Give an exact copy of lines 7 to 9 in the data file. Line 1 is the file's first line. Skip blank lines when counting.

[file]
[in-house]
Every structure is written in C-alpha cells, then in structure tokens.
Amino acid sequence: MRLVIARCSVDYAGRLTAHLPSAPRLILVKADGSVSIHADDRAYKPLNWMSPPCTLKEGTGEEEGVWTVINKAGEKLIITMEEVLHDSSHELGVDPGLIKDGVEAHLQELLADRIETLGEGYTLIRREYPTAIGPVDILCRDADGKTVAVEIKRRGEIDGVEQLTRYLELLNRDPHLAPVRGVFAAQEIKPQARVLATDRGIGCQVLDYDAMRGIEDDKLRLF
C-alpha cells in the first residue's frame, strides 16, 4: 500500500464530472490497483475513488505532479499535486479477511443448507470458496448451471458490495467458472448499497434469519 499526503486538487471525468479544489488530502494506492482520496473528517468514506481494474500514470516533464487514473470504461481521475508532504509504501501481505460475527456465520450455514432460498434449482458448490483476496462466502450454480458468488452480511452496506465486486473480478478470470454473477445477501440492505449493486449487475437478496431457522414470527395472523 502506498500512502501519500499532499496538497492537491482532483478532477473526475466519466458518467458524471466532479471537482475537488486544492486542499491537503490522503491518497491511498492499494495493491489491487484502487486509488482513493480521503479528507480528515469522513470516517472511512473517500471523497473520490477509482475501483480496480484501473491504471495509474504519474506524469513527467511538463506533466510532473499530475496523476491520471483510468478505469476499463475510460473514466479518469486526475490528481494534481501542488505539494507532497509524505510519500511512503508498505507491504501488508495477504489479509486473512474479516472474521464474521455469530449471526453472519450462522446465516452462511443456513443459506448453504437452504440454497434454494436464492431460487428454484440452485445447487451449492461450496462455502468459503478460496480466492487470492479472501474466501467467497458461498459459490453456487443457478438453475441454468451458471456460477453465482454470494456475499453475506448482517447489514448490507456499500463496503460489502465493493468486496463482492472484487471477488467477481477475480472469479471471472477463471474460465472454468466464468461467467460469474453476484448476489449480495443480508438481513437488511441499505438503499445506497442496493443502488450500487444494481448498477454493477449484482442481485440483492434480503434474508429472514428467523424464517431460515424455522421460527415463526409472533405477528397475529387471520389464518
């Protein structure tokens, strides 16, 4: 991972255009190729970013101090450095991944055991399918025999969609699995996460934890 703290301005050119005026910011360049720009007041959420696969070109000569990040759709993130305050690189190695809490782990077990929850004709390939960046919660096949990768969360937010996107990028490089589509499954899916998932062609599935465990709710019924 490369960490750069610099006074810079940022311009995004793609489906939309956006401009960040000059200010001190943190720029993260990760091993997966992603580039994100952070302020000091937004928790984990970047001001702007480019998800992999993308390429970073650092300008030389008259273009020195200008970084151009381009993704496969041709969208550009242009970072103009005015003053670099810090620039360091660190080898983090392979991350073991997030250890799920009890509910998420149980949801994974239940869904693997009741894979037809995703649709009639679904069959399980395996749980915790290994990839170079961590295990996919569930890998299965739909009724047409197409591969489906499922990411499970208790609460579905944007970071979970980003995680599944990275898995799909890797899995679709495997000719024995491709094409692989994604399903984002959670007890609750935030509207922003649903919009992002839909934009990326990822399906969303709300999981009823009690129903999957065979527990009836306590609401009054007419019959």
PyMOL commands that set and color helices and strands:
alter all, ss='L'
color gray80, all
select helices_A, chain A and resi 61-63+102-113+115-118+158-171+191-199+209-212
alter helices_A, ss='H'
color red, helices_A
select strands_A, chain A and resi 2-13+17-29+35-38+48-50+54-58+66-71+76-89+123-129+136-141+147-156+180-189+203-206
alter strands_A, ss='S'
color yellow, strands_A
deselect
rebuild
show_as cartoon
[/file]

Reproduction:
alter all, ss='L'
color gray80, all
select helices_A, chain A and resi 61-63+102-113+115-118+158-171+191-199+209-212